Gov. Greg Abbott (R) joined Sen. Paul Bettencourt (R-Houston) and Rep. Briscoe Cain (R-Deer Park) at a press conference in Harris Co. to tout election integrity bills.
“The integrity of elections in 2020 was questioned right here in Harris County with the mail-in ballot application process,” Abbott said. “Election officials should be working to stop potential mail-in ballot fraud, not facilitate it.”
Then-Harris Co. Clerk Chris Hollins announced plans to send applications to vote by mail to all registered voters in the county. The Texas Supreme Court ruled he lacked the authority to do so as a public official. Political parties and other organizations can proactively send absentee ballot applications to voters. He sent applications to all voters over age 65, who are expressly eligible to vote by mail. Hollins also established a drive-up voting center, expanded early voting hours and established multiple locations where absentee ballots could be returned, although the latter effort was eventually ended by Abbott’s order and a court ruling.
Abbott made election integrity an emergency item, which permits the Legislature to consider related bills on the floor prior to the date the constitutional authorizes. That date was Friday.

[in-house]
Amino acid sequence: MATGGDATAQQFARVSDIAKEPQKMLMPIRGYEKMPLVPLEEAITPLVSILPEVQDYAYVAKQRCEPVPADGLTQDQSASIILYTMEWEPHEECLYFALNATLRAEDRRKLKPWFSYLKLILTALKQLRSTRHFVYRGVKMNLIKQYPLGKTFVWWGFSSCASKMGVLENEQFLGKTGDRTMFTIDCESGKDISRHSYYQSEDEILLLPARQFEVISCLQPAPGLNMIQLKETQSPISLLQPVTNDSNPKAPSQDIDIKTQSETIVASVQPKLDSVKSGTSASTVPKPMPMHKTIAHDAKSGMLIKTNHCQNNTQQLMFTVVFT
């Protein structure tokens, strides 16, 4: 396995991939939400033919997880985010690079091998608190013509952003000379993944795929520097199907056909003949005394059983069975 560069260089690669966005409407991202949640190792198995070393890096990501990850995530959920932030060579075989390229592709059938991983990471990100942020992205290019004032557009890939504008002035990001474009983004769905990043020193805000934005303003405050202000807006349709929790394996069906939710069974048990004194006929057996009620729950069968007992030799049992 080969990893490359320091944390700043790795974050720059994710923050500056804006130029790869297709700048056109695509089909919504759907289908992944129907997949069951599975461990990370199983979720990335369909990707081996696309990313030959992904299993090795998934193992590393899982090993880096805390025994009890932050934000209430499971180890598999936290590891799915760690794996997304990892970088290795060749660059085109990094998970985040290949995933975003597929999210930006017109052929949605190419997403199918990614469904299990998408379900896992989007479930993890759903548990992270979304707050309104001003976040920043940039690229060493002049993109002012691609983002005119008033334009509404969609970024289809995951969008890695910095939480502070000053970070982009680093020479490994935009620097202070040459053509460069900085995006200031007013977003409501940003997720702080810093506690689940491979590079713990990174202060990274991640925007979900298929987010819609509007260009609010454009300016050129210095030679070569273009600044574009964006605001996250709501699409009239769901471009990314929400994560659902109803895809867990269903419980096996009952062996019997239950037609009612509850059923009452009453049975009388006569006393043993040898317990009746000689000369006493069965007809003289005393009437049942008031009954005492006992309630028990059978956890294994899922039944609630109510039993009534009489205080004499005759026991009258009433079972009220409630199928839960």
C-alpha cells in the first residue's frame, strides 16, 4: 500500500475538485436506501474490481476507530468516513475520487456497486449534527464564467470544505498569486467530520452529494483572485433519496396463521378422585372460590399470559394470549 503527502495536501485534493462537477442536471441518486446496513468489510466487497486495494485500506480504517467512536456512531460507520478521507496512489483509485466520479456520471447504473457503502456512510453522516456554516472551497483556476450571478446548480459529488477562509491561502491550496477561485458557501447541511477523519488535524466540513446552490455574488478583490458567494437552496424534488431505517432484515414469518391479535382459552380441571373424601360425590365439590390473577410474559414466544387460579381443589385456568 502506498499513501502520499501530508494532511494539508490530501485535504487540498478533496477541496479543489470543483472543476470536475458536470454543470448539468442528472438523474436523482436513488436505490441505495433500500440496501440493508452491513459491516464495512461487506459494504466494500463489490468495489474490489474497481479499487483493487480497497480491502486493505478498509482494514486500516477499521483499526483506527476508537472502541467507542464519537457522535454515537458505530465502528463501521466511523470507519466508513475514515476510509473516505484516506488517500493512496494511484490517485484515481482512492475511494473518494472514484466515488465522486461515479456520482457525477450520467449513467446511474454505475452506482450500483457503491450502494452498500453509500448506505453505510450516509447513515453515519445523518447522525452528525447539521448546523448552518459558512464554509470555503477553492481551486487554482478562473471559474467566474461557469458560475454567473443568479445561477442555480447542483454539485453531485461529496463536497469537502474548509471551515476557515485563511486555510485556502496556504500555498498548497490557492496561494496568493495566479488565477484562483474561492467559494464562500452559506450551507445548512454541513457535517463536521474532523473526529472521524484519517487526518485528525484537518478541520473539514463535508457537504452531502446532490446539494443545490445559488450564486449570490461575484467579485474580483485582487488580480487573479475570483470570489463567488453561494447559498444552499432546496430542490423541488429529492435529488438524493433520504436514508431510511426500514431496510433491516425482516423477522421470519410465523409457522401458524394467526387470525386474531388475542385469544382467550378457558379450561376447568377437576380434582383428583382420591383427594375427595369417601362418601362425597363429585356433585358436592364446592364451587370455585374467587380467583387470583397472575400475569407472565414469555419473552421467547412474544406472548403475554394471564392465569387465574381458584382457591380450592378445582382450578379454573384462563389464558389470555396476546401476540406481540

“Our objective is very simple: to ensure that every eligible voter gets to vote,” Abbott said. “It’s also to ensure that only eligible voter are the ones that count at the ballot box.”
Voting rights groups and disability advocates have expressed concerns about the bills, as have Democratic officials.
Last week, Bettencourt filed seven election-related bills he dubbed the “Integrity Seven,” and Cain filed House Bill 6, the chamber’s omnibus election integrity bill.
CD6 special: The Brian Harrison (R) campaign released a new ad, “Corporation of Evil,” focusing on the Trump administration’s efforts to defund Planned Parenthood.
Harrison is a former chief of staff of the U.S. Dept. of Health and Human Services.
GOV: At a press conference about wholesale electric repricing legislation, Lt. Gov. Dan Patrick (R) said he is not running for governor and is “not trying to compete” with Gov. Greg Abbott (R). Patrick has criticized and sought the resignations of Abbott’s appointees to the Public Utility Commission of Texas. Two of the three commissioners have resigned in the wake of last month’s severe winter weather and its crippling impacts on the electric grid. Patrick said he has been outspoken on the issue to make sure he was on the record in case of lawsuits.
Meanwhile, a Morning Consult tracking poll showed Abbott’s job approval had dropped to 53/43, down from the 58/35 rating he had as he announced an end to the state’s mask mandate last week. A third of “independents” now strongly approve of his job performance, double the 16% figure prior to the winter storms, and he is underwater among independents (41/52). In early February, independents viewed his job performance much more favorably (54/33). The poll has a ±2.0% margin of error.
Fort Worth: The mayoral campaign of council member Brian Byrd released a new ad highlighting his vision for the city.
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